Silicon Insider: A Predator World

I've found a perfect metaphor for our times.

A couple of days ago, a veteran entrepreneur and one of the most connected figures in Silicon Valley, Steve Millard, copied me on an article from UK Telegraph that I otherwise would have missed. You probably didn't see it either.

It seems that a British Royal Air Force unit is currently working out of a nearly anonymous U.S. Air Force base located in an equally anonymous suburb of Las Vegas ... remotely controlling unmanned Predator aircraft as they spy on Iraqi insurgents and, occasionally, take them out with Hellfire missiles. Then, after a long day of virtual warfare, the RAF airmen head into Sin City for R&R at the Bellagio and New York, New York.

Though as I write this it hasn't been verified, but I'm betting that it was these airmen who ran the Predator that tracked Abu Musab al-Zarqawi right into his big concrete mausoleum. Scratch one homicidal mass murderer. Popping Zarqawi has got to be a whole lot better than drawing a royal flush at video poker.

You just can't make this stuff up. It is yet another reminder of that old rule of mine: New technologies always take longer than we predict, and arrive sooner than we are prepared for them.

Robot Planes Look Different Than Expected

I remember as a kid when remotely piloted vehicles were the stuff of Popular Science magazine cover illustrations (they had hang glider wings back then). The assumption then was these weapons would soon -- say, 1965 -- appear above some battlefield in Southeast Asia.

Well, it took another quarter-century, and the Predator, with its bulbous nose and upside-down V-tail, not only doesn't look quite like what most people expected, but its very existence still seems kind of shocking and futuristic. It also operates a lot differently than sci-fi buffs back during the Kennedy administration might have predicted: not a fast-moving robot fighter drone, but a slow-moving, high altitude camera and missile platform.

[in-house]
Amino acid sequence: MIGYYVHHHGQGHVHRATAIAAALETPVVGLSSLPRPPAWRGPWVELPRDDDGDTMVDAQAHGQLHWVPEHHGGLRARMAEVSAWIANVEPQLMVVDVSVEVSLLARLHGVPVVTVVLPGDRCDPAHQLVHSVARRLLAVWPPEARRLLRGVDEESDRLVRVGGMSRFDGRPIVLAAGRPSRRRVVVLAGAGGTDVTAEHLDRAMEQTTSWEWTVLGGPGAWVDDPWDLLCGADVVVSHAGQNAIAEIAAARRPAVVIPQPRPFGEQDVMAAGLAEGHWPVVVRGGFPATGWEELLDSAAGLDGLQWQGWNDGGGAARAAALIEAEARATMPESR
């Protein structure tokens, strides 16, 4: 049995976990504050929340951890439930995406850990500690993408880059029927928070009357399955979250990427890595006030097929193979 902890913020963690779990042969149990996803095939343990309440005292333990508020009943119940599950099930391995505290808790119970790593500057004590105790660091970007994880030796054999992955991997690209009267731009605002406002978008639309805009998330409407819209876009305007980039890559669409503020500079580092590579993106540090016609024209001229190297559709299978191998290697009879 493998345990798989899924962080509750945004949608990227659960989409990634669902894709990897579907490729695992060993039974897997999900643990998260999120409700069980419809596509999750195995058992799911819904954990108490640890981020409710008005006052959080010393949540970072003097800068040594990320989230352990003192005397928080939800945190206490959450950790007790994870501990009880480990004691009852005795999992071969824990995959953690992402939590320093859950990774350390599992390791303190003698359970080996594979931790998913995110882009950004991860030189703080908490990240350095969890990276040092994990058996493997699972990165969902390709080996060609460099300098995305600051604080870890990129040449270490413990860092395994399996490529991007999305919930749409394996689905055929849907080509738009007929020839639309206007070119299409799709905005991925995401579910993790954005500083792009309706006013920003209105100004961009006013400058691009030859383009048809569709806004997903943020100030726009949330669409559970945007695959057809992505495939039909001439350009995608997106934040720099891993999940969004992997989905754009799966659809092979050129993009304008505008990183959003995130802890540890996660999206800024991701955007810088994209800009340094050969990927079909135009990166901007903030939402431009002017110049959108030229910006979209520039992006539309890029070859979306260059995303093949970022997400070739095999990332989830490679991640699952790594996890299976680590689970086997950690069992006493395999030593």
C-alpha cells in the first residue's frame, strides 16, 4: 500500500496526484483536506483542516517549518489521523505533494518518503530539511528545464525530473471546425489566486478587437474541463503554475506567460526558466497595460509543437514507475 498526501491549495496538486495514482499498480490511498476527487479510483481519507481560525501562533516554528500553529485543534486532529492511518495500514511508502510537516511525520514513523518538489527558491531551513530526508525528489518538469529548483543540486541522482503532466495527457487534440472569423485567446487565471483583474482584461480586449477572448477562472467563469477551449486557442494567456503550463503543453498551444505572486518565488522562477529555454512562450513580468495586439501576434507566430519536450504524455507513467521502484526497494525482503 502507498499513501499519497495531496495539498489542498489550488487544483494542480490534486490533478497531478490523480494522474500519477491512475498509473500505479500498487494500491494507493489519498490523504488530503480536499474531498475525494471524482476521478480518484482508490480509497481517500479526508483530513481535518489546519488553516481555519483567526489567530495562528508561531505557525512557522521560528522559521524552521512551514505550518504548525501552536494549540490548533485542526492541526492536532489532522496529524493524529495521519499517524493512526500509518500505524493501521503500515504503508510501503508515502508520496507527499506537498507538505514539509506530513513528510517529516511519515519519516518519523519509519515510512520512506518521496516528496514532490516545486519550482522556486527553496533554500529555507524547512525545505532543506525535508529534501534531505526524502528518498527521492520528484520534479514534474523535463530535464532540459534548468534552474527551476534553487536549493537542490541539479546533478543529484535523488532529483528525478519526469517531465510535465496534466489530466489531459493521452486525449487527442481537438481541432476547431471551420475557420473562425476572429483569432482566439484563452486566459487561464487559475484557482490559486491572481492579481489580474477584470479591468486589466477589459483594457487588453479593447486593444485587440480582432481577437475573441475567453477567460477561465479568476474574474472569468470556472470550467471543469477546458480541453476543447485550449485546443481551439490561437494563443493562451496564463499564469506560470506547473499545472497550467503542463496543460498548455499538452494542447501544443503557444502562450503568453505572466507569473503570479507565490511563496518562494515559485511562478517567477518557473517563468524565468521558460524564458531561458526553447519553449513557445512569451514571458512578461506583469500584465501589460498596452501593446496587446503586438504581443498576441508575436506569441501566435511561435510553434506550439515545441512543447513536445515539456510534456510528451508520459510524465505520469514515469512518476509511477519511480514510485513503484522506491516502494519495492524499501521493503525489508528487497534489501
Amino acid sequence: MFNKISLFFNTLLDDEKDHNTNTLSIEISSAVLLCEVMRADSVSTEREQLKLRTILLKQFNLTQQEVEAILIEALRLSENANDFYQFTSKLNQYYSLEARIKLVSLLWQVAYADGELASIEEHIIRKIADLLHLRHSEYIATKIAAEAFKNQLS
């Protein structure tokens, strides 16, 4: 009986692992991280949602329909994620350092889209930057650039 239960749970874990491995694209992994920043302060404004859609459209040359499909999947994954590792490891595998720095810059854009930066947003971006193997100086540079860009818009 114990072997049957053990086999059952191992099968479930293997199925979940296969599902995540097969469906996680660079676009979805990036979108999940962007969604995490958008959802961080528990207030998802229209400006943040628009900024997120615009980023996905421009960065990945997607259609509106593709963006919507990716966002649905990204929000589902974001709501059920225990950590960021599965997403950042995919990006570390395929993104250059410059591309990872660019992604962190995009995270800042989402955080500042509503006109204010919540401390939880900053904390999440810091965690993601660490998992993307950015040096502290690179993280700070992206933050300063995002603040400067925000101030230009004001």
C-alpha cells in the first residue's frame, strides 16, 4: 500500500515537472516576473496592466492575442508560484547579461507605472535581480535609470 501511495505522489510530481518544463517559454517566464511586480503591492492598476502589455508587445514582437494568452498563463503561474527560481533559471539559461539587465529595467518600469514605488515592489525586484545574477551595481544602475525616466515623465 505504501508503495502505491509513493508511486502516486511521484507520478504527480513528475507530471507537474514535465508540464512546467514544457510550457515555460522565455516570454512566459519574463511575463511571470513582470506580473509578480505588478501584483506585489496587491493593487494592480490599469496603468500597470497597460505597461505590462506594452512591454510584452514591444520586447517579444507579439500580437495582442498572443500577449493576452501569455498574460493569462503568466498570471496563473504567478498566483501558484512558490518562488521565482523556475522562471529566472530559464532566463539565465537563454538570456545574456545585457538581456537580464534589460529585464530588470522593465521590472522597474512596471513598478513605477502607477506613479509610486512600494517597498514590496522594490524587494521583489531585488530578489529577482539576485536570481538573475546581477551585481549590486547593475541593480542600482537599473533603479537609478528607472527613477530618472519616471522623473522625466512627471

By the same token, though it was never made entirely clear, I suspect the vision of a robot plane back then was of something like a superduper version of a remote-controlled toy plane, with machine guns controlled by a soldier hiding in a foxhole somewhere nearby, always within sight. I'm also pretty sure that nobody back then, not even the most forward-looking Rand Institute whiz kid, could have predicted a bunch of RAF guys sitting in Vegas, directing missile launches from a snowmobile engine-powered pilotless airplane doing lazy-eights half-a-world away, four miles above Iraq -- whacking this generation's Rudolf Heydrich -- and then heading off for celebratory shooters and slots at the MGM Grand.

Drones Combine Many Cutting-Edge Technologies

The reason this seems to me such a perfect symbol of our time is that it is that the nexus of so many of the defining characteristics of the age. For that Predator to get circling over Iraq required huge advances in materials science (the drone's Kevlar skin), CCD chips (on-board cameras), infrared technology, microprocessors, microwave (radar), reliable and efficient motors, sensors and flight control circuitry.

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